Scientific data

He continued: "This is not about going after an oppressed minority. It's not about pointing out pathology for the sake of pointing out pathology.

"This is telling young people, look, if you go down this road, you are likely to have a higher level of depression, anxiety, failed relationships, sexual promiscuity, drug and alcohol abuse than people who live their lives heterosexually. You will get involved in more, to be polite, esoteric exotic sexual practices. It goes on and on and on.

"And that's just science, simply a comparison of two groups."

The therapist added, "This notion that you are going to fall in love with a man and live happily ever after is Hollywood. The reality is that it's a hard lifestyle."

Nicolosi, also a national speaker on the topic, urged the development of more Catholic programs, noting that other faiths have already been putting forth a "vital ministry helping people coming out of homosexuality."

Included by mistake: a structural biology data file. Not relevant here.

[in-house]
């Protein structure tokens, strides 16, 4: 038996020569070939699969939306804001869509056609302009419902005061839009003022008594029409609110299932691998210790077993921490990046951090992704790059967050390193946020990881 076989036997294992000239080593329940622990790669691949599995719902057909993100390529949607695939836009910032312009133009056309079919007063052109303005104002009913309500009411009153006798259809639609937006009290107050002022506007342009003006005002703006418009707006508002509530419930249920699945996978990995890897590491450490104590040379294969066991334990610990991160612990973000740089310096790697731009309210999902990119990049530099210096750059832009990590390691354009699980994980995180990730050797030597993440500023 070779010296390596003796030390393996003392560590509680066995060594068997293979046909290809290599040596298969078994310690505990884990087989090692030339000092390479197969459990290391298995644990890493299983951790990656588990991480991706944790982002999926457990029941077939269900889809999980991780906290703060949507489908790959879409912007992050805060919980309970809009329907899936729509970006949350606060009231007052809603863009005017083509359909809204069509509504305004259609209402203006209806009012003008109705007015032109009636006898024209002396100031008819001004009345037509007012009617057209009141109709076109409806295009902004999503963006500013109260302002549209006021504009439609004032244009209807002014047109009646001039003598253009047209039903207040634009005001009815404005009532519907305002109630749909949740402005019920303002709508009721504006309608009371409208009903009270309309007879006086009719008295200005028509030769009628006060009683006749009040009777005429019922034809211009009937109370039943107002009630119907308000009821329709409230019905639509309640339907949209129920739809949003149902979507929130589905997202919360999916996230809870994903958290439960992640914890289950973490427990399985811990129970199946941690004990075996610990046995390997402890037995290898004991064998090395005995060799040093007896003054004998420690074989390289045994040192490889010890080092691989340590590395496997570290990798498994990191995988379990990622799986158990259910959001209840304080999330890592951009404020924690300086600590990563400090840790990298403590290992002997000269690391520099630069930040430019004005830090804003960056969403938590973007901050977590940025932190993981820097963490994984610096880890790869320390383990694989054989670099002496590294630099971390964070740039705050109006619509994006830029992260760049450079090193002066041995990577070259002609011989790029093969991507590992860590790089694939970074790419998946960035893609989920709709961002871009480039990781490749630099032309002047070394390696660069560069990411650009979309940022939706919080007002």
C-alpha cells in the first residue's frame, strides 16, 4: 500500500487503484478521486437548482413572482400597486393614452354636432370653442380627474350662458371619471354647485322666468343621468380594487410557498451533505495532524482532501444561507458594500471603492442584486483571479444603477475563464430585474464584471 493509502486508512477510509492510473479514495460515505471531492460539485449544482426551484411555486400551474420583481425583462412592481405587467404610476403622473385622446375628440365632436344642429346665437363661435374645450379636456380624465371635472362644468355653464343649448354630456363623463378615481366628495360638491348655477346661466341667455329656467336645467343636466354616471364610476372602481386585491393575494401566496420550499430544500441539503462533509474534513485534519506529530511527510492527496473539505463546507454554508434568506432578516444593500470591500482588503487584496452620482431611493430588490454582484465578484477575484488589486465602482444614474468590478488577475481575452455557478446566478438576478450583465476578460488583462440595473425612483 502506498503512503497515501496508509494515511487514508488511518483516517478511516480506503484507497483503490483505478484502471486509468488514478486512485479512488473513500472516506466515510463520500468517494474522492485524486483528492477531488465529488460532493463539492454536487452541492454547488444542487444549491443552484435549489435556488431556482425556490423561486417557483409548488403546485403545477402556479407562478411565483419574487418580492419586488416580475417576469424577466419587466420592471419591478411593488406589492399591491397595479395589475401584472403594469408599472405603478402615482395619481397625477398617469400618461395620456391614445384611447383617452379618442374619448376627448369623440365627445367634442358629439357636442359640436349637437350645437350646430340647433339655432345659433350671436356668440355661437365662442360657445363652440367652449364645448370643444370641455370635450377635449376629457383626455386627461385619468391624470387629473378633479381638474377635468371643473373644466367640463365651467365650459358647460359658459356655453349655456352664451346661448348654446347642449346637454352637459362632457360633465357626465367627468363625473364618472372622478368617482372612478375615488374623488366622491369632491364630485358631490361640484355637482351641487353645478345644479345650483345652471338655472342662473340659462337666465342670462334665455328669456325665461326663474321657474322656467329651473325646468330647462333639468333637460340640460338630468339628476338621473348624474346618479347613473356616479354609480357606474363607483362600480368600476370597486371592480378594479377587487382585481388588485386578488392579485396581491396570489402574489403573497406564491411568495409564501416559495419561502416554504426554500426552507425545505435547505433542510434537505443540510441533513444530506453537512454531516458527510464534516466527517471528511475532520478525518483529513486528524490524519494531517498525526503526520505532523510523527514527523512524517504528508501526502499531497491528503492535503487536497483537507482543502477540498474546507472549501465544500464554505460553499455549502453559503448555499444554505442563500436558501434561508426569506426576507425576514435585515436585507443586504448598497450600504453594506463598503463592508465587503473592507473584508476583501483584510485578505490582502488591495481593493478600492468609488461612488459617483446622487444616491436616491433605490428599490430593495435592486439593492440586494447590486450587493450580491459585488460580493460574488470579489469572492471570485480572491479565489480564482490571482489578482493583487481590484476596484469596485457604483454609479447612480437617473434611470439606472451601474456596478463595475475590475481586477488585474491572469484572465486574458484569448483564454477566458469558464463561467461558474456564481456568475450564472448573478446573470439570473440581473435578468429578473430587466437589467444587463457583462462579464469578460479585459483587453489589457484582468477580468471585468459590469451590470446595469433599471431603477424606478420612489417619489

"Our doctrine is clear," he said, "and even if we have a weaker ministry, our doctrine on homosexuality is more brilliant than anything the Protestant denominations can come up with."

The psychologist specifically referenced a 1986 document signed by Cardinal Joseph Ratzinger before he became Pope, addressed to the Catholic bishops "On the Pastoral Care of Homosexual Persons."

In the letter, the cardinal, at that time prefect of the Congregation for the Doctrine of the Faith, outlined the moral underpinnings and practical considerations of the pastoral care of "those whose suffering can only be intensified by error and lightened by truth."